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For Find Out Friday - Why is One Foot More Ticklish Than the Other?

As I sit here typing I can’t seem to stop thinking about my nails. Mainly that they REALLY need to get done. They are starting to chip and become unruly. As soon I as think about making an appointment my mind immediately returns to this question: “which of my feet will be ticklish this time?”

Because I am a girl that needs her fingernails and toenails to match, I always get a pedicure whenever I get my nails done. And while this should be an activity I enjoy, it often feels like a chore, despite my going only once every three to four weeks. I know; #firstworldproblems. 

Anyway, each and every time I get my toes done, as soon as they are done soaking in the bubbly water I wonder, which of my feet will be ticklish today?  Without fail one of them always seems to get the brunt of it and suddenly what was supposed to be a relaxing activity has made me all tense.

So, is there a scientific reason for this? 

According to most research, yes.

While the answer doesn’t have a direct correlation to any one thing, it definitely has something to do with our central nervous system. 

My central nervous system has never been kind to me a la the last fifteen years or so I have spent battling chronic migraines (see one such related post here: But now I need to acknowledge the benefits of having such a well developed one.

The reason some people are more ticklish than others, as well as why the right foot seems to be the predominantly more ticklish foot, has something to do with the nerves in our body. Though because of the way our brains process pain and pleasure, it is difficult for scientists to pinpoint the reasons why.

It is interesting to note that not only humans are prone to being ticklish. There are some animals, such as monkeys and cats, who respond like to us to the sensation. Although I admit I cannot imagine how you can tell if a monkey or cat is ticklish.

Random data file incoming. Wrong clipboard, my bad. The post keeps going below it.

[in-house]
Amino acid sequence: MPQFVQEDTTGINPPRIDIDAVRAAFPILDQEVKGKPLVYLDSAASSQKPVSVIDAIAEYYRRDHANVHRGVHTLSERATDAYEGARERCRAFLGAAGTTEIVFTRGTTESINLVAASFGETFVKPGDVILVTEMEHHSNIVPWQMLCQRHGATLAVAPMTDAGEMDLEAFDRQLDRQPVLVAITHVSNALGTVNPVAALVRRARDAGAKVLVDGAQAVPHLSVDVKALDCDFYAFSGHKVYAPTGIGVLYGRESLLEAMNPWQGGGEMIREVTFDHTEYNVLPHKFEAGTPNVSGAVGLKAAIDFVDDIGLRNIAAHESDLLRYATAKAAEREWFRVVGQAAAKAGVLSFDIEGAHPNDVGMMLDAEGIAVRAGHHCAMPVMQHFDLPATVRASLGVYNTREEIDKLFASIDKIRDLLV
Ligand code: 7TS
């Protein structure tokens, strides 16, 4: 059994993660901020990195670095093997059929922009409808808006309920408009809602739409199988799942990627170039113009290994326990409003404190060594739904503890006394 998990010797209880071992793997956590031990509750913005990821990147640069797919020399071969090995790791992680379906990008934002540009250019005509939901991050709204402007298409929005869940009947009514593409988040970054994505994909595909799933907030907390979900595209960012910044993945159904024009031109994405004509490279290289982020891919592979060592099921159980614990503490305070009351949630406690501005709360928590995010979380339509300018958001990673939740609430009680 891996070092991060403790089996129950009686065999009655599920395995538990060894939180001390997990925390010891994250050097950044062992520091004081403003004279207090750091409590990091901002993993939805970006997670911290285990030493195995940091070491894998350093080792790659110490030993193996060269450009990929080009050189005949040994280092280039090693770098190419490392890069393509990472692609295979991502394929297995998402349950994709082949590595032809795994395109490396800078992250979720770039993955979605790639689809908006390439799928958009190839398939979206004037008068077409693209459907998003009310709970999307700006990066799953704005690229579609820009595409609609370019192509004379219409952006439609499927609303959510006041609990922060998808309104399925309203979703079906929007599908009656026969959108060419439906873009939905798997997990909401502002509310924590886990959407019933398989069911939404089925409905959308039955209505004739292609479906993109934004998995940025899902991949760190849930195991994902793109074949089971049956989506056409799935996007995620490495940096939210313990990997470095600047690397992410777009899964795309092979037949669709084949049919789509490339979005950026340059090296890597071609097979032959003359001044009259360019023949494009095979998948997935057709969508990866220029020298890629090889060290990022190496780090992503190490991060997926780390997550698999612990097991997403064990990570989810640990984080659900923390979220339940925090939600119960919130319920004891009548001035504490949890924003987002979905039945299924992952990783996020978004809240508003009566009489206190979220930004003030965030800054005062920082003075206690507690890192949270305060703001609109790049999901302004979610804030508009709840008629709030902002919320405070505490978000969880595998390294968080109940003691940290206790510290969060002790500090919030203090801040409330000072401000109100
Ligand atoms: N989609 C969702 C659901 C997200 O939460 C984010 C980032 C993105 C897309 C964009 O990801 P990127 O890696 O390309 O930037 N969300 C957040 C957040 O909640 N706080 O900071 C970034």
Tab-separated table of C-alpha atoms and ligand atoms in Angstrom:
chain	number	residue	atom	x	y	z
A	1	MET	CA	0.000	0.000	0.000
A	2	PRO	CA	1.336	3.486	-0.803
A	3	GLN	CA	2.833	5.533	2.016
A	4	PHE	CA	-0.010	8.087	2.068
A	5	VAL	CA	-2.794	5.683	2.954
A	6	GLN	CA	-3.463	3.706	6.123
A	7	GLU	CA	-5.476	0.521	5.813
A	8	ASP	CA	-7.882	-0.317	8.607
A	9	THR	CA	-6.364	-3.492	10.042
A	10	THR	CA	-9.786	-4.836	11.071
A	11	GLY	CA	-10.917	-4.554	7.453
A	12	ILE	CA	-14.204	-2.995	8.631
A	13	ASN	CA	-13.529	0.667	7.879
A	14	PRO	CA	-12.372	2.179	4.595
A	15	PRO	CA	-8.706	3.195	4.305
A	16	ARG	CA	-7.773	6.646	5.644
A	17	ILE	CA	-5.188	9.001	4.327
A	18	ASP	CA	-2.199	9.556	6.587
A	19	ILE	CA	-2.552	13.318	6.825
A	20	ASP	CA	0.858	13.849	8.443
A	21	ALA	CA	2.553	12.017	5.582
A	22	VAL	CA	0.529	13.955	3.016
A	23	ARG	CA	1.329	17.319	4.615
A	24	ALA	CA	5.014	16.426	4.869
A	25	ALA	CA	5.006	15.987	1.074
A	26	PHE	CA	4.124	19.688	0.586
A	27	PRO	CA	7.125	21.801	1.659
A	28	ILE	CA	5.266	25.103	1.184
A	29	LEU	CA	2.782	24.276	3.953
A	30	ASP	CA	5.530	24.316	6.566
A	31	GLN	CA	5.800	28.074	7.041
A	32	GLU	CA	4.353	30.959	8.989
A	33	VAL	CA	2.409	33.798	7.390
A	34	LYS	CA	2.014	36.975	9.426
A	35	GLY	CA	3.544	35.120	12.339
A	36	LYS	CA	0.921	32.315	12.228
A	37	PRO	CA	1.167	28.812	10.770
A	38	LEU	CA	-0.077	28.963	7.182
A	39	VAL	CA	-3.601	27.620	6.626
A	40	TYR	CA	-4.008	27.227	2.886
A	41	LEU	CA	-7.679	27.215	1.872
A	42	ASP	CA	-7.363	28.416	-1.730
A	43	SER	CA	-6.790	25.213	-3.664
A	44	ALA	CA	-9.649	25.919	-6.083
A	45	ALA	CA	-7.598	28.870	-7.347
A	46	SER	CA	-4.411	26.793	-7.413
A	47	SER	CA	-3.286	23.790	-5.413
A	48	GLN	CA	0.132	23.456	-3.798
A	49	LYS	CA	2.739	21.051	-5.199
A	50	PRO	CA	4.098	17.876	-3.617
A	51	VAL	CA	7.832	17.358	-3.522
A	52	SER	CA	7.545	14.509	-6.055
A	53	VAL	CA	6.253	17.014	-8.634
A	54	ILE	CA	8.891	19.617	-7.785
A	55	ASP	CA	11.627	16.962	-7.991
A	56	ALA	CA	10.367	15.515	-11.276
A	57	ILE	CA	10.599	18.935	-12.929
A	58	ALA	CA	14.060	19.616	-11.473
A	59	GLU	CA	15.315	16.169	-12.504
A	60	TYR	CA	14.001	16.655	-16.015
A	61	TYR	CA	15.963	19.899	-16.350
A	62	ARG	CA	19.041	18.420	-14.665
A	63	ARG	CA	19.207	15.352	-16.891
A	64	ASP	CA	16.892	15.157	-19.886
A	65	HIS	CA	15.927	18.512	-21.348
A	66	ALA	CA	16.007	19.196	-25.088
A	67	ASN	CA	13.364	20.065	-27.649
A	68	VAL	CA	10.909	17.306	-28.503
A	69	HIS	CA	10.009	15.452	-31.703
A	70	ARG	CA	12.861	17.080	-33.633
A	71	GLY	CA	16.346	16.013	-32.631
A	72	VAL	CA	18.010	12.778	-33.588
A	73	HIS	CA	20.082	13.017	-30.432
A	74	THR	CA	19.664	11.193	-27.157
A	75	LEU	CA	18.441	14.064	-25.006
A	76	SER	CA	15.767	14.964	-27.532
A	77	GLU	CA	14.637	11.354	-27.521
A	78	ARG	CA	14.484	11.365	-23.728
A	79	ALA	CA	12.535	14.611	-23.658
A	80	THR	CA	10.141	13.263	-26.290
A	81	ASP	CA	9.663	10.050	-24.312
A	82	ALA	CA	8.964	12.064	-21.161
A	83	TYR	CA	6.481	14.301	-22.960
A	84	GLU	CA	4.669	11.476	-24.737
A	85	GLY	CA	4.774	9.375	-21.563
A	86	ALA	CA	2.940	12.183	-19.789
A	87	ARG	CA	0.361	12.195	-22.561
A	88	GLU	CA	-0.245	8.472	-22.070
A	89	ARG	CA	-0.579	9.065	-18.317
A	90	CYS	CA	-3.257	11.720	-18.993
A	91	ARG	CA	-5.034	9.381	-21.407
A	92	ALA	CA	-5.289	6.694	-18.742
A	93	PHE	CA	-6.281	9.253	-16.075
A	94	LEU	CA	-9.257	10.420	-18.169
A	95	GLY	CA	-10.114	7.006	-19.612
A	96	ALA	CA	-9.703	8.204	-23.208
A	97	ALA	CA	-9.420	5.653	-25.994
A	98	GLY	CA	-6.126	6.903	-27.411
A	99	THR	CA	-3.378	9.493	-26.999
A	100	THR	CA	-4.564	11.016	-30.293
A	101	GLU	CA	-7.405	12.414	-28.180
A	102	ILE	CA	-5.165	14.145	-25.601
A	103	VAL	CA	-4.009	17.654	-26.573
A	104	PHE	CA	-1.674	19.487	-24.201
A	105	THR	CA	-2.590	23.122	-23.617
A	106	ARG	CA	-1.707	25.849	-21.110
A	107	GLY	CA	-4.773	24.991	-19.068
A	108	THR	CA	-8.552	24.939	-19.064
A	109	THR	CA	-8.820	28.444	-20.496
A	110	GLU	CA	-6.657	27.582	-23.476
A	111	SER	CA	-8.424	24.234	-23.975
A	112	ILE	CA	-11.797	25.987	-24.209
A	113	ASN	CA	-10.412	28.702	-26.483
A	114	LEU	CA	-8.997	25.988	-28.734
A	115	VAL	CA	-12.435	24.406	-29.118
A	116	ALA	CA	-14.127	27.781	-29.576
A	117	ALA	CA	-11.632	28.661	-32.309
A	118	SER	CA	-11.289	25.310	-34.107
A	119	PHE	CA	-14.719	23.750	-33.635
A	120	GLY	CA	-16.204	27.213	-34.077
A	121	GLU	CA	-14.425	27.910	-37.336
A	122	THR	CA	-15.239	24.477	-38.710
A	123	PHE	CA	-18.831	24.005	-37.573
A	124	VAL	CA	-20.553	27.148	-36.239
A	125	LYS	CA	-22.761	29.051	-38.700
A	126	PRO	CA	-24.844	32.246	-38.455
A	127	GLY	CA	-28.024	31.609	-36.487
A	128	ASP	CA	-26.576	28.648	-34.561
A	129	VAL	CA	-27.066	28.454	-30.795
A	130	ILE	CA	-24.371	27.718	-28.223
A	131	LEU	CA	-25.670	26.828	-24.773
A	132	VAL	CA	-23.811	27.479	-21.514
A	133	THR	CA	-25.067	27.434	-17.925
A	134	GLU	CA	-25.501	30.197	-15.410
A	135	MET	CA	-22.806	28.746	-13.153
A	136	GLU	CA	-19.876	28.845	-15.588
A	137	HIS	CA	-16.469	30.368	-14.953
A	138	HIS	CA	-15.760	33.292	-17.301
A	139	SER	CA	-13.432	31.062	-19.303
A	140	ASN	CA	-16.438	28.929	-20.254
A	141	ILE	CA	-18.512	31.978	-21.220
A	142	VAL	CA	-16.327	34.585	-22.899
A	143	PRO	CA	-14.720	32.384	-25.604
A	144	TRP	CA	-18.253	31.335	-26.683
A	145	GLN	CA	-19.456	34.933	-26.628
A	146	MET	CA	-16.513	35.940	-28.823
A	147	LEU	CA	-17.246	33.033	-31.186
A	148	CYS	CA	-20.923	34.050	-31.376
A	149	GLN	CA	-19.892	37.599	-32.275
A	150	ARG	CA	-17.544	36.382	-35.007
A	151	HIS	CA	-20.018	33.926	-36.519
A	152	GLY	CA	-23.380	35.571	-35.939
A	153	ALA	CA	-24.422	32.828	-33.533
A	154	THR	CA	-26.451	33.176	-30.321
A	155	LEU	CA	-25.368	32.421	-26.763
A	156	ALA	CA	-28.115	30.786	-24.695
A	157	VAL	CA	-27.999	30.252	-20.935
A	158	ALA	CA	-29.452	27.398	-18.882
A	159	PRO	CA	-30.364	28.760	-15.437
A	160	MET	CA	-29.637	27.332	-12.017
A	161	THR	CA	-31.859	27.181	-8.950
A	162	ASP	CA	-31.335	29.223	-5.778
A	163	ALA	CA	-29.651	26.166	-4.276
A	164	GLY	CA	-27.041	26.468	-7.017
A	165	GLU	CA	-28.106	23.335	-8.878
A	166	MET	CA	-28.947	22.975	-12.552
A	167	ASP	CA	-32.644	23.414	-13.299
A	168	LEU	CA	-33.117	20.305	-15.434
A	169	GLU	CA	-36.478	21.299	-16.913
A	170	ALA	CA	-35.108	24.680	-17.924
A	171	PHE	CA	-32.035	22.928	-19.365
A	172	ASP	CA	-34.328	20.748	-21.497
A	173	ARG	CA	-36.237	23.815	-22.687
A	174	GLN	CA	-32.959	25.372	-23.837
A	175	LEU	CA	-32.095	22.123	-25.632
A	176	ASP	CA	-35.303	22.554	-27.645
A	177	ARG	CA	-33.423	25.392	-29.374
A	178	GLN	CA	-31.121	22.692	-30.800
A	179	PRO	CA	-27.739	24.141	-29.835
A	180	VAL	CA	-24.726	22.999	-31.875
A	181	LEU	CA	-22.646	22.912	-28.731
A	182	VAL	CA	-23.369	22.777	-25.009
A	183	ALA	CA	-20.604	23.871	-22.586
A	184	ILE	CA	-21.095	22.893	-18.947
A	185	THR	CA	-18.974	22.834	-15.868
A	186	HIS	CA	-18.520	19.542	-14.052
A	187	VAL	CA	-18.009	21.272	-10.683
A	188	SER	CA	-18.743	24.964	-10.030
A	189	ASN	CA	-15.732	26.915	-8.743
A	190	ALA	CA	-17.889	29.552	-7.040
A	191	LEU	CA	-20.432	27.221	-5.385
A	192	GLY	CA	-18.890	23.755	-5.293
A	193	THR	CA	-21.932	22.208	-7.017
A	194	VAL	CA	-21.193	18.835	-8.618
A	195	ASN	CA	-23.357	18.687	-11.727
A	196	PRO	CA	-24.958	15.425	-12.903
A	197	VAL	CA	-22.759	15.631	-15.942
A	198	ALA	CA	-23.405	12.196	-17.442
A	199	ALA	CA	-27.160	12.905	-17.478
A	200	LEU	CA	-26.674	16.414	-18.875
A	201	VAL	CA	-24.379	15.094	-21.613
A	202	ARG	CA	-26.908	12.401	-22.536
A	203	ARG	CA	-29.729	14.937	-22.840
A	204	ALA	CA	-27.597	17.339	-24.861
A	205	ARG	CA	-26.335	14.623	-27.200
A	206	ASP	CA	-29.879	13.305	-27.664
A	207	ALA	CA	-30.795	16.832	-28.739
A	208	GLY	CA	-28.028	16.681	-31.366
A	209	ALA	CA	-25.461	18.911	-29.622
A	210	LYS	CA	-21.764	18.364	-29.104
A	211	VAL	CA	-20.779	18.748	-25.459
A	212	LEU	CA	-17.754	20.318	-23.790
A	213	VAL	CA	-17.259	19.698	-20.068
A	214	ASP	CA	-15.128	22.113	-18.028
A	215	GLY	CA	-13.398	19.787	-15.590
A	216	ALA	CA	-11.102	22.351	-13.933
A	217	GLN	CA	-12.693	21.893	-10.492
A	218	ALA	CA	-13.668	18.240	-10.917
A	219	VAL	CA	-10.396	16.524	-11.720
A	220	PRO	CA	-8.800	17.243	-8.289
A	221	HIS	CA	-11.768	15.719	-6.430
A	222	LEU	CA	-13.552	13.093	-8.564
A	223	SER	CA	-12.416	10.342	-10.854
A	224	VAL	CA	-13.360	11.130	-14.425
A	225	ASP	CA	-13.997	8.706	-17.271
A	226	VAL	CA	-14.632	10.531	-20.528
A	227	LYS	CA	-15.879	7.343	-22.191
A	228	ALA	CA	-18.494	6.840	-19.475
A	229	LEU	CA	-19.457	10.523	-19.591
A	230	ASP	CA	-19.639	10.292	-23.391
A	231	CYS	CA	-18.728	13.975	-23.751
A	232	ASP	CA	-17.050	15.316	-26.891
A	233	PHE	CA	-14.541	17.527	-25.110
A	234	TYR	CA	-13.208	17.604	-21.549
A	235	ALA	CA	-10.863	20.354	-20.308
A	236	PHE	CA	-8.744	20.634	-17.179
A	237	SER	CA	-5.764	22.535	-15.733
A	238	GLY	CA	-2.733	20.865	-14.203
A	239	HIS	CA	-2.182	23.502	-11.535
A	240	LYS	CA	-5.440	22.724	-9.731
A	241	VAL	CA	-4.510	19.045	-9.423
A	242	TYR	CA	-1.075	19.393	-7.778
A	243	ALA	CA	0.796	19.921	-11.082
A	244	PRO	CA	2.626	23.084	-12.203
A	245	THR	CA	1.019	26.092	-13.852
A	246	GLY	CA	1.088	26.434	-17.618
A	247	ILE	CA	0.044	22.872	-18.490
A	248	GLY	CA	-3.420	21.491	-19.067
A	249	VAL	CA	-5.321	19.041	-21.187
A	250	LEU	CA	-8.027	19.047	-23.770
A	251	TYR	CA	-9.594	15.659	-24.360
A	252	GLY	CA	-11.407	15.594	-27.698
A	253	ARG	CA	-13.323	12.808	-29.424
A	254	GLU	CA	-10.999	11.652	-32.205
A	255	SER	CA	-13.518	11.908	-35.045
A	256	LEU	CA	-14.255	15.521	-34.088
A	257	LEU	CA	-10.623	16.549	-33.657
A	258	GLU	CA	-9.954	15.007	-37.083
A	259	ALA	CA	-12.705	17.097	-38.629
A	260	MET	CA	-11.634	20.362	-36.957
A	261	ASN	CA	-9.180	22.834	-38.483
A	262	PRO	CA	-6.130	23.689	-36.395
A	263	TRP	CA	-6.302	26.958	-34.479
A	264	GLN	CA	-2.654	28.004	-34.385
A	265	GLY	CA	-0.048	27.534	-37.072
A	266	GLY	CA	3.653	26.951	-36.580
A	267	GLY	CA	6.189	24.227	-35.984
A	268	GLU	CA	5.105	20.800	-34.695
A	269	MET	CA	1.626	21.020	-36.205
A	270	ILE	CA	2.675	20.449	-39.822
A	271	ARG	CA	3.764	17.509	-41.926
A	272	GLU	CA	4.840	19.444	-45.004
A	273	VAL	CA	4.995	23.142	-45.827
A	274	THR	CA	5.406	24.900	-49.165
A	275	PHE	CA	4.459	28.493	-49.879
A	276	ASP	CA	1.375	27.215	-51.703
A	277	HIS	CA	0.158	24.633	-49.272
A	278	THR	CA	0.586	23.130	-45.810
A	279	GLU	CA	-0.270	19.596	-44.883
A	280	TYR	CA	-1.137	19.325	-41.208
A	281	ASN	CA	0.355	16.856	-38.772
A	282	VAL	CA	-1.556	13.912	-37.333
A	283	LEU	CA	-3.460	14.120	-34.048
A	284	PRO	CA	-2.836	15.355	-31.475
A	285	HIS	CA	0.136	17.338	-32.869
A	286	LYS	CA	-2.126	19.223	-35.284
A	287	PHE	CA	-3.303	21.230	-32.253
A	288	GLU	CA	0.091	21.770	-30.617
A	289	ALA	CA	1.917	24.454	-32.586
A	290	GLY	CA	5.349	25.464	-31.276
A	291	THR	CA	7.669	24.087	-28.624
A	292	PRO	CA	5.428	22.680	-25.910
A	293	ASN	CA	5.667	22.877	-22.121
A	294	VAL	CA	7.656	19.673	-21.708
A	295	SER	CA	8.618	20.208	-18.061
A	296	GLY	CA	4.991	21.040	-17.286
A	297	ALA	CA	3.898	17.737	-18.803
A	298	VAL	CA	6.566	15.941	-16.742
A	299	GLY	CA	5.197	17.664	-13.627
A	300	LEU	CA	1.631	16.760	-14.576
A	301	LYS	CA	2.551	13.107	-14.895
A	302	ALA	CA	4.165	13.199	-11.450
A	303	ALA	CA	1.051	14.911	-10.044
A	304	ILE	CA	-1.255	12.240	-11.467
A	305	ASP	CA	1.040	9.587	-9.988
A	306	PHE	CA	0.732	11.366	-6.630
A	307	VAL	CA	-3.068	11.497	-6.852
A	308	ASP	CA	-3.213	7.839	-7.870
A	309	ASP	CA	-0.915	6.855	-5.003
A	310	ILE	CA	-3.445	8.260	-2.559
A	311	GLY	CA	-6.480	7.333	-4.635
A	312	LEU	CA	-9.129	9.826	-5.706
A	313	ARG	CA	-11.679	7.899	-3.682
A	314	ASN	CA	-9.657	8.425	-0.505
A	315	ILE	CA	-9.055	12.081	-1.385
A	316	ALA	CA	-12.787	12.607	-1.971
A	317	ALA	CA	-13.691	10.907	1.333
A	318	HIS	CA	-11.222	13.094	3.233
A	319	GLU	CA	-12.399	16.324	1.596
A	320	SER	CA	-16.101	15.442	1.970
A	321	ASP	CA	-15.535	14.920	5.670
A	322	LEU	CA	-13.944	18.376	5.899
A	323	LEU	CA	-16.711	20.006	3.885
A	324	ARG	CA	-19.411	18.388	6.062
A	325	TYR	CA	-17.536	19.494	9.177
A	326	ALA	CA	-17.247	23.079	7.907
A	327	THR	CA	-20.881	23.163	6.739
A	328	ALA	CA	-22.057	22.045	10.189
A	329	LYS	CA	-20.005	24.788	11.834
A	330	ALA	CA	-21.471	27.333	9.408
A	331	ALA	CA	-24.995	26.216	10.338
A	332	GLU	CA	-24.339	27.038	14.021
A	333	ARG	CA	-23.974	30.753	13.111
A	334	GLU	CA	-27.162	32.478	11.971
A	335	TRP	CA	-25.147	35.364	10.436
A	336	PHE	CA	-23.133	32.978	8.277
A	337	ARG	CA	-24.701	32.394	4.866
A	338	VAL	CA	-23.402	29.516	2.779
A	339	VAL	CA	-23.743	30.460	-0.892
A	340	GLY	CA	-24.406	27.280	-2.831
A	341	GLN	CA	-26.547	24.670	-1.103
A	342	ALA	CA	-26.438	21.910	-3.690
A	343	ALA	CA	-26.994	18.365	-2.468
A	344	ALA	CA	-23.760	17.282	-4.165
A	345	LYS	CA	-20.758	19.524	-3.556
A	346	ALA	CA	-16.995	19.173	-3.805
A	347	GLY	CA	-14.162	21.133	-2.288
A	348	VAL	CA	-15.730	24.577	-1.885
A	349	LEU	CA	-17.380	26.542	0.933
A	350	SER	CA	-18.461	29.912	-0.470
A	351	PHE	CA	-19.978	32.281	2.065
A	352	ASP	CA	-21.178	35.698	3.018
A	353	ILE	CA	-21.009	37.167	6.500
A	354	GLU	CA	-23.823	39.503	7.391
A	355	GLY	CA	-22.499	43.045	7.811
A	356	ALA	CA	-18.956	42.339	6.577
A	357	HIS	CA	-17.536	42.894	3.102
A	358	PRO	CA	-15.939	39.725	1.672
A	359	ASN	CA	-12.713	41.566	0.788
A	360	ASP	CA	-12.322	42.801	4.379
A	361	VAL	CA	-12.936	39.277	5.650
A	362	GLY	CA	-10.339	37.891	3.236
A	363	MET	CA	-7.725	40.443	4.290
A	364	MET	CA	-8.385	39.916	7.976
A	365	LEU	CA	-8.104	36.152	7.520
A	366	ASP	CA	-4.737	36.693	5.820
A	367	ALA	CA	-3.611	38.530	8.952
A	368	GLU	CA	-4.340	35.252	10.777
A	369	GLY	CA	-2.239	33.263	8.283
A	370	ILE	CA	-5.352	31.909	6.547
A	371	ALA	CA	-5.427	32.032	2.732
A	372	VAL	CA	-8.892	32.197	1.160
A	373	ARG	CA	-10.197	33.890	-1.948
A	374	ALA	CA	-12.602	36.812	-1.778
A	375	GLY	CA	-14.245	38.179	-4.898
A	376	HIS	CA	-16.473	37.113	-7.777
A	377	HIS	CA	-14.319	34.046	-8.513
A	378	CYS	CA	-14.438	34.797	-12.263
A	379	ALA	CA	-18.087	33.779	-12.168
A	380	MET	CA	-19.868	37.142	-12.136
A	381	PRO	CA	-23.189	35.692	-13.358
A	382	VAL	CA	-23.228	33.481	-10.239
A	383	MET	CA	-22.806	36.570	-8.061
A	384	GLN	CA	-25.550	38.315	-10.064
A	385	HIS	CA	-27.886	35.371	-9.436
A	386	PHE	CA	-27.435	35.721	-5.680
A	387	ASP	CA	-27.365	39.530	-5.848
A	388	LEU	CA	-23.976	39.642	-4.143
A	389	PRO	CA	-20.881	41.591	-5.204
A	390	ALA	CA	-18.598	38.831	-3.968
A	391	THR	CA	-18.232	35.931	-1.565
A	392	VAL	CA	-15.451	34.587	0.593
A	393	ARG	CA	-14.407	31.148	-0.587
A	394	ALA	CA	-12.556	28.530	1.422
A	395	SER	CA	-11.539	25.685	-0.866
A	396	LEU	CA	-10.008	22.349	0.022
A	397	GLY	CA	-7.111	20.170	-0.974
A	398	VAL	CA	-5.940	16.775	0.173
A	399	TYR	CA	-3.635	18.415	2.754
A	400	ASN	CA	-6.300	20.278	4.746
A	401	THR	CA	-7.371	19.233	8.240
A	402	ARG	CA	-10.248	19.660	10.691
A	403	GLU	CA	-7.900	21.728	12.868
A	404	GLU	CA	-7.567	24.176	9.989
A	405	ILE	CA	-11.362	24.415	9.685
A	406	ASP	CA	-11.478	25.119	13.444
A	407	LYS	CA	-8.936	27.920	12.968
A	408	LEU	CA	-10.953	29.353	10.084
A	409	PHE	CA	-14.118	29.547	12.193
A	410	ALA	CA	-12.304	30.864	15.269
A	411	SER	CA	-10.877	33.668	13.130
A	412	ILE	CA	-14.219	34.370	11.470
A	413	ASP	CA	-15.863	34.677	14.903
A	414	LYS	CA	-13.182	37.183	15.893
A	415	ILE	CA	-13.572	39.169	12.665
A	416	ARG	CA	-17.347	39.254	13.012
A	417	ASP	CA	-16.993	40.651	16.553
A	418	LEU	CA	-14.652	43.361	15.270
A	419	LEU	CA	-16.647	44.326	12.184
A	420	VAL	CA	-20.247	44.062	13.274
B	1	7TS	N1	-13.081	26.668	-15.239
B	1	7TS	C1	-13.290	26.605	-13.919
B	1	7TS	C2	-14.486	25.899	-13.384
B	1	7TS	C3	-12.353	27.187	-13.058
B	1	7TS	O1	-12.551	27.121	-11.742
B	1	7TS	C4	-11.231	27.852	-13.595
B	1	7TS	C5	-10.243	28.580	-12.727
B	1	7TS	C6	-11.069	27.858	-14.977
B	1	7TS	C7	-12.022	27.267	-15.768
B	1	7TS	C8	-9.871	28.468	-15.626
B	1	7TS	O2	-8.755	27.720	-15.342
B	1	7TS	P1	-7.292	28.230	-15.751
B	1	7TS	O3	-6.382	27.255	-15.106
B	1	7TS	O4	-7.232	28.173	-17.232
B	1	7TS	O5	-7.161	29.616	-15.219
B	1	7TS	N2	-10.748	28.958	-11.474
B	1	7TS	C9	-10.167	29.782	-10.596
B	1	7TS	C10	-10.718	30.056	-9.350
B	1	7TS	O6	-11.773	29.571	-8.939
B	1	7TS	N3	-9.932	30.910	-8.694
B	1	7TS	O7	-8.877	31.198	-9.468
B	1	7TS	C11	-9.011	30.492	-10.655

There are two types of nerve ending responses when we are tickled. The first is called Knismesis which occurs when a feather-light touch on our skin's surface is irritated. 

The second is known as Gargalesis which brings about a more enjoyable, laughable, response. 

Basically it is the way our brain is processing the touch that determines how ticklish we are or whether or not we will like it. 

Theories that can explain this tend to relate back to our cavemen ancestors when we relied heavily on the sensors in our feet (back when we weren’t wearing shoes) to keep us alive. This is just another example of survival of the fittest. 

Today we still rely on pain to keep us safe and those who sadly suffer from conditions that do not allow them to feel pain, ironically often live more dangerous lives. More about that from this previous Find Out Friday (  

Thus, being able to even feel your feet to decipher what, if any, touch is dangerous is a good sign. It beens you are healthy enough to be annoyed. 

Now that my chronic migraines have mostly retreated, I am happy my central nervous system has only my semi ticklish feet to contend with.

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